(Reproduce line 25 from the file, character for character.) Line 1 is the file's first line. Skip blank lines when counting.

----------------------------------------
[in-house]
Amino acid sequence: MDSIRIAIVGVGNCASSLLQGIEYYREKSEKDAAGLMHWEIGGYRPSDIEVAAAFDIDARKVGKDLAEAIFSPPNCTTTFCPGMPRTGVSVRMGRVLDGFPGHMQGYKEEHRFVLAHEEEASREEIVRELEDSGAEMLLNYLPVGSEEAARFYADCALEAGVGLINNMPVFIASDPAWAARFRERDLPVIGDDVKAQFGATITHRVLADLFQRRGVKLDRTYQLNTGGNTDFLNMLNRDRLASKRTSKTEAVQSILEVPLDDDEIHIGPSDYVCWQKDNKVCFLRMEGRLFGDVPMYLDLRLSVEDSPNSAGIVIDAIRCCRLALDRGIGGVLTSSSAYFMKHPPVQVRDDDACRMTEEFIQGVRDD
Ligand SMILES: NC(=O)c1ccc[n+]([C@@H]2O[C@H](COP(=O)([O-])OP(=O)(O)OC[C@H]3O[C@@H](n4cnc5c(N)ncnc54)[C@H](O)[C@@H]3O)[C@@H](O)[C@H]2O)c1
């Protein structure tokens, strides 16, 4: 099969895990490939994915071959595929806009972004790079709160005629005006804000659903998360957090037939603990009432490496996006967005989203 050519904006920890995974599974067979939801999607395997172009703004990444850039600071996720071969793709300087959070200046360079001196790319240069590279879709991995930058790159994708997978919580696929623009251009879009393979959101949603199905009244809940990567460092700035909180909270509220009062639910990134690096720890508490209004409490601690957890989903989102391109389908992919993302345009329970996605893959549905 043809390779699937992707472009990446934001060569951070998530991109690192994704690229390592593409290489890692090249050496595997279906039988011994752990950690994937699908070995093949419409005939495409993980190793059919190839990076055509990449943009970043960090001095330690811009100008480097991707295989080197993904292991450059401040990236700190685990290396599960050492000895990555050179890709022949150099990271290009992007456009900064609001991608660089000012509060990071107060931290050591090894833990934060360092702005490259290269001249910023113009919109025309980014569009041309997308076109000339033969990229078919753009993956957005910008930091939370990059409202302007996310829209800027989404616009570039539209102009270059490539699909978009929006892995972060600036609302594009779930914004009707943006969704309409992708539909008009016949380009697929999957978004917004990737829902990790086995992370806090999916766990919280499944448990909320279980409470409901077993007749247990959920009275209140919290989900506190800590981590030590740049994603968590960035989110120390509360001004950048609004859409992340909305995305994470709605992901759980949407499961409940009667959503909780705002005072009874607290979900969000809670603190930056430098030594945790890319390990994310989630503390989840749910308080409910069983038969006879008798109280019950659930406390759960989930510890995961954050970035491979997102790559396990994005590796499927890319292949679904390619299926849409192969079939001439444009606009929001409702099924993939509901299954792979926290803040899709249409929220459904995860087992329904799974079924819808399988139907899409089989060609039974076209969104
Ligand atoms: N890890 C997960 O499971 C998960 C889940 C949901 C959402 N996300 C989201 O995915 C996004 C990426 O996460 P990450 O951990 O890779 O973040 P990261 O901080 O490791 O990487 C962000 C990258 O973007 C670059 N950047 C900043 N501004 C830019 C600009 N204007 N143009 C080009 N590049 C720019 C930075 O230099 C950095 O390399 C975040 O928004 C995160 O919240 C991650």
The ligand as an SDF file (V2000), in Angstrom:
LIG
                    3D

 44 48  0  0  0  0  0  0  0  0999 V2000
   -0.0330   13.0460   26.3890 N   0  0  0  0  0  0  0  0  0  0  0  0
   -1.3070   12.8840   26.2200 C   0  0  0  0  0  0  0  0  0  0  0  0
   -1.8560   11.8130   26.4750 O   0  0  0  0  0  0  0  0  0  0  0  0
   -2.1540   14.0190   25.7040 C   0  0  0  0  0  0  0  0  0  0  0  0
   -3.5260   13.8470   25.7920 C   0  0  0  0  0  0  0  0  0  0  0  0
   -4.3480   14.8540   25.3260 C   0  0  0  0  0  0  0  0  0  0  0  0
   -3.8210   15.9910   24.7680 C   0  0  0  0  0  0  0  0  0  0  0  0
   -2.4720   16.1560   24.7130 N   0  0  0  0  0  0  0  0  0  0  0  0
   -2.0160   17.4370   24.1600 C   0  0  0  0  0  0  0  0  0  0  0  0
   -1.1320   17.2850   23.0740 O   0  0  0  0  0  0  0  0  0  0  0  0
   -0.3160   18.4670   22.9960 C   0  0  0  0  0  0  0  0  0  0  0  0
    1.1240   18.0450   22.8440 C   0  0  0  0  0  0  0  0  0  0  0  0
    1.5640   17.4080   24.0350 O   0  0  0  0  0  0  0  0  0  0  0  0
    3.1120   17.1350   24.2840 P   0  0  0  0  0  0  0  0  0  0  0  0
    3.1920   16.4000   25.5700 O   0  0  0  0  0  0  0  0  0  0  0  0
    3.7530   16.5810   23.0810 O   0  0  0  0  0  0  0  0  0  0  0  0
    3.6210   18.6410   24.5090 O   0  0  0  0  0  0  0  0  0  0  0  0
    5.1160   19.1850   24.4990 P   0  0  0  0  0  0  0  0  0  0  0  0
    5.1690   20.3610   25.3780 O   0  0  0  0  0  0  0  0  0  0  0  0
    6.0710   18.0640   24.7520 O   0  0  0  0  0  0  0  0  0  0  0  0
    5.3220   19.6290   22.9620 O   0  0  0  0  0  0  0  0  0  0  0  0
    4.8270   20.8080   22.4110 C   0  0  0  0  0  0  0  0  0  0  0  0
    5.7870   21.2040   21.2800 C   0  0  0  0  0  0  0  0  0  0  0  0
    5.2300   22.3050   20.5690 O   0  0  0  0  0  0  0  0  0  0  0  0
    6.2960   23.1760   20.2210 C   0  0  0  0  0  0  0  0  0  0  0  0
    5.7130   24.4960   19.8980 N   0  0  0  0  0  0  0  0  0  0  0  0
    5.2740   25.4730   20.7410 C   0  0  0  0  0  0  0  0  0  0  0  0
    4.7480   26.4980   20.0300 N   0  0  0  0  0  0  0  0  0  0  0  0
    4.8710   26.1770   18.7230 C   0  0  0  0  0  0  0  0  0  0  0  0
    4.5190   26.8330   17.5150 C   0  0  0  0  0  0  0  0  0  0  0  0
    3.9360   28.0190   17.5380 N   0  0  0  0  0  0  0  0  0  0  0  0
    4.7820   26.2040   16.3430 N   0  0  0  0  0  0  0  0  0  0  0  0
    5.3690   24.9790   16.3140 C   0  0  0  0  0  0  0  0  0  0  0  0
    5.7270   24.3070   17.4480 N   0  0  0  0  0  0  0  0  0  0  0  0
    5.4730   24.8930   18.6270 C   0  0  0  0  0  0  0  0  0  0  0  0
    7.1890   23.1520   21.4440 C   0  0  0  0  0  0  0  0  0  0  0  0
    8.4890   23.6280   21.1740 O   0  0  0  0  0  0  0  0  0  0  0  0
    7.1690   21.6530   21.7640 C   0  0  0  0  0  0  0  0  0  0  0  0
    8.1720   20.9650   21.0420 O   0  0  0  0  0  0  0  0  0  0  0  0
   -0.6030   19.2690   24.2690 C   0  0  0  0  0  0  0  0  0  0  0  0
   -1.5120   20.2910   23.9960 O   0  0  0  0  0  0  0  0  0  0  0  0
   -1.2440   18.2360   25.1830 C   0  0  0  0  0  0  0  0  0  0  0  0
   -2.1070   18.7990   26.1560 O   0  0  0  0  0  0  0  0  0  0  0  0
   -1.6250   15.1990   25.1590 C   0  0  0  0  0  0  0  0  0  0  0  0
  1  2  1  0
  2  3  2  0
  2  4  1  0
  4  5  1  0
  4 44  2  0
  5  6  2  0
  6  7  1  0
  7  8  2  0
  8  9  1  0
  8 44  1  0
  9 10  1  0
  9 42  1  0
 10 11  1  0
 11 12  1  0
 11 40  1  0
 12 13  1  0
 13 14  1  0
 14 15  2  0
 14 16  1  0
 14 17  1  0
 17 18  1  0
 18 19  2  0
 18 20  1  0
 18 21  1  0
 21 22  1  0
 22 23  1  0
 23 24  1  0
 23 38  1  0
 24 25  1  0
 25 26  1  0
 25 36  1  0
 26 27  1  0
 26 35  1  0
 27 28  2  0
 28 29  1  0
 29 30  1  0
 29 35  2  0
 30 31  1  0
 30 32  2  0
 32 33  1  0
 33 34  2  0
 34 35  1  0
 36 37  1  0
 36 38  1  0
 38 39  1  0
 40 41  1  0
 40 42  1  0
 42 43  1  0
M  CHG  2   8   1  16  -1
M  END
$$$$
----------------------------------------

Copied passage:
    3.7530   16.5810   23.0810 O   0  0  0  0  0  0  0  0  0  0  0  0